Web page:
In the past two weeks we have highlighted the importance of Russia and the world’s central banks to the bullish gold price narrative.
In our recent article “From Russia with Gold”, we detailed that Russia has the 2nd largest unmined gold reserves in the world. Its gold production since 2008 has risen dramatically and remains on the rise. And the Russian central bank has been steadily increasing its official gold reserves since the 1st quarter of 2007, in the lead-up to the Global Financial Crisis (GFC).
In addition, last week our esteemed managing editor and chief analyst penned an excellent essay entitled “Hiding in the Gold Demand Shadows”, which demonstrated the fact that central bankers worldwide (i.e. in emerging and developed countries) fully recognize the importance of gold.
Certain emerging market central banks, in particular the BRIC nations, have been net buyers of gold since the GFC. In addition to the BRIC’s, Turkey is also on track for a record year of gold imports at an estimated 270 tonnes.
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However, it’s the speculation about the accumulation of central bank gold reserves by the “C” in BRIC that attracts my focus this week and therefore we are back to talking about China.
If there is something China does a lot of, it’s planning. This week, they’re at it again.
Since China’s economic rebirth in 1978, which marked the beginning of their “Reform and Opening Up” policy, they have demonstrated a strong tendency to carry out their stated strategies. Aptly, when they now announce their plans, the world tends to listen. At least it ought to.
The financial press was abuzz this week with the announcement that “China’s ruling party pledged to let markets play a decisive role in allocating resources.” This, the abbreviated summary of the results of China’s most recent 10-year planning session, is different from previous policy statements where China is on record stating, “markets will play a basic role in allocating resources.”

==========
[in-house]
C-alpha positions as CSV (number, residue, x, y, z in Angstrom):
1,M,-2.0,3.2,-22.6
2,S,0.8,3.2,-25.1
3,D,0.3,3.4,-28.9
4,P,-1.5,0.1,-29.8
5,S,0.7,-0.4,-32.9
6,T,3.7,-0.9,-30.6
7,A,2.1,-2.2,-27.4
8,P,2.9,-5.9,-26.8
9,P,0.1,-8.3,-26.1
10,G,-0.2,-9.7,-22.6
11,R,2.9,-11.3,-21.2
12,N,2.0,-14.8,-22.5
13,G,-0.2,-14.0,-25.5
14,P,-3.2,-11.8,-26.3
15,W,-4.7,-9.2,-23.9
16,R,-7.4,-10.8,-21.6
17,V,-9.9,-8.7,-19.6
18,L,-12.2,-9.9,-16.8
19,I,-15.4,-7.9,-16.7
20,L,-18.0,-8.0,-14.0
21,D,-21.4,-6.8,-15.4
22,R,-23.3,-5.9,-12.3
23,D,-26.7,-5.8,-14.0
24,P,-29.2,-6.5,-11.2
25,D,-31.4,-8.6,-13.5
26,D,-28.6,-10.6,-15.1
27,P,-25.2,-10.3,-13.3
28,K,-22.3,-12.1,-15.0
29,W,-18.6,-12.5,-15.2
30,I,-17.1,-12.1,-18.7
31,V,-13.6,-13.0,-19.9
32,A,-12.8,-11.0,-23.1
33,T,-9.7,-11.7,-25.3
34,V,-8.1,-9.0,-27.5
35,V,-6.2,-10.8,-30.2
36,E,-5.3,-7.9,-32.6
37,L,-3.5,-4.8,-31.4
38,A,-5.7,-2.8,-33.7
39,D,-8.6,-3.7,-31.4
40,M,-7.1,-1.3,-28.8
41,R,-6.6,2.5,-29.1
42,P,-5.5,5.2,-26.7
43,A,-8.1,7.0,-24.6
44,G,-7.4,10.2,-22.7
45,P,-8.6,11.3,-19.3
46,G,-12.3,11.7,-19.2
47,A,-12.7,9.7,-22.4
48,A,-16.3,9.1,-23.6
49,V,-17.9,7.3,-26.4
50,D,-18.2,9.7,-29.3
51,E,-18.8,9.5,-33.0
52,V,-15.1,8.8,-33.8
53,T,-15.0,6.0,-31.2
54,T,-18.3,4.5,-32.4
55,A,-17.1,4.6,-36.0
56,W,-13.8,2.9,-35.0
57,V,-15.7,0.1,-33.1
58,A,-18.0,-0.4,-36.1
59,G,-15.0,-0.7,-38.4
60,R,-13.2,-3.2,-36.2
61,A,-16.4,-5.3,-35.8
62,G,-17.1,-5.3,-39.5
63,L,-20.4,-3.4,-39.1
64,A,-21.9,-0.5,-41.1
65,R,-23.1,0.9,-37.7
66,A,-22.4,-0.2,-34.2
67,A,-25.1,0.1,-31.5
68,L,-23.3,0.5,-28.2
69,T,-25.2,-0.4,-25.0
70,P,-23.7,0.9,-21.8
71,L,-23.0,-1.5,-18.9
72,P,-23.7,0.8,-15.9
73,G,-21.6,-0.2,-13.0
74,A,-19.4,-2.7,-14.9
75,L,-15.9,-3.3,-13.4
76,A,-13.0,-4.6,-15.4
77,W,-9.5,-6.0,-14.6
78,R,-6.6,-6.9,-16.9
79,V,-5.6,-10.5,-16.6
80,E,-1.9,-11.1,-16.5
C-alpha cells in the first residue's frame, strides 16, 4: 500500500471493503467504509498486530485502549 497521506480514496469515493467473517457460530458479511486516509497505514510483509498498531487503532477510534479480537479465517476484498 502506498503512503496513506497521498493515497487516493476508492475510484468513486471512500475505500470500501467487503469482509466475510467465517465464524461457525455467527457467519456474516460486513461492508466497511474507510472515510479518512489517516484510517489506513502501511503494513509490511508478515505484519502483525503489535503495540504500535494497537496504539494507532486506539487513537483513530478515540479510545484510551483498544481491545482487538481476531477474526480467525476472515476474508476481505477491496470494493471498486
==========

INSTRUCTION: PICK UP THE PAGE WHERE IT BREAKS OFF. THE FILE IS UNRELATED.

The change in wording from “basic” to “decisive” was no doubt intended to send a clear message to all observers, domestic and foreign, that China fully intends to continue on the path of “Reform and Opening Up” by liberalizing and globalizing its economy, which includes the structural reforms needed to fulfill the pledge.
China’s Central Committee of the Communist Party elects a new President and Premier every 10 years. The current president and premier, Xi Jinping and Li Keqiang, were newly elected in November 2012 and ever since, the world has been anxious to learn of their intentions for the next 10-year stretch.
The 10-year plans are supplemented by 5-year plans, which we’ve spoken of many times in connection with China’s commitment to developing its gold market. In our article, “China to Rebuild Great Wall with Gold!” we composed a brief history describing how China has included the advancement of its gold market as a key component of its planning and economic ascendance.
One of the most significant changes to China’s gold policy occurred in 1993 when they allowed the market to set the price of gold instead of the state. But this was just the beginning. In 2000, China explicitly announced its intention to establish an open gold market as part of its 10th five-year plan.
In keeping with their tendency to deliver on its plans, China has exponentially increased their domestic gold production to an expected record of 430 tonnes this year, making them the world leader by more than 60%.
They have also invested heavily in developing gold markets abroad while aggressively promoting and facilitating easier ways for citizens to buy, sell, and store gold.
One substantial pillar of China’s gold infrastructure that enables their gold hungry citizens to access the physical metal is the Shanghai Gold Exchange (SGE), which was established in 2002. To put in perspective how much physical gold is delivered via the SGE in comparison to world mining production, we present the following chart.
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Note that in 2013, the amount of physical gold transiting the SGE is now approaching total world mined production of the yellow metal. This is as bullish as it gets.
Another aspect of China’s gold infrastructure is the Shanghai Futures Exchange (SHFE) which satisfies domestic hedging demand. Since the exchange introduced its first futures contract in 2008 it has become a dominant force in the gold futures market.
Even though the SHFE gold contract is only available to domestic market participants so far, the contract is the 4th most traded and the 2nd largest gold futures market in the world. This has taken place in the span of only five years.
There are other recent newsworthy examples that demonstrate China is executing their planned gold market strategy.
The 2,000 tonne gold vault that opened this week in Shanghai and the October purchase of the former JP Morgan headquarters in New York by Fosun International, which just so happens to house the largest commercial gold vault in the world, would be two such examples.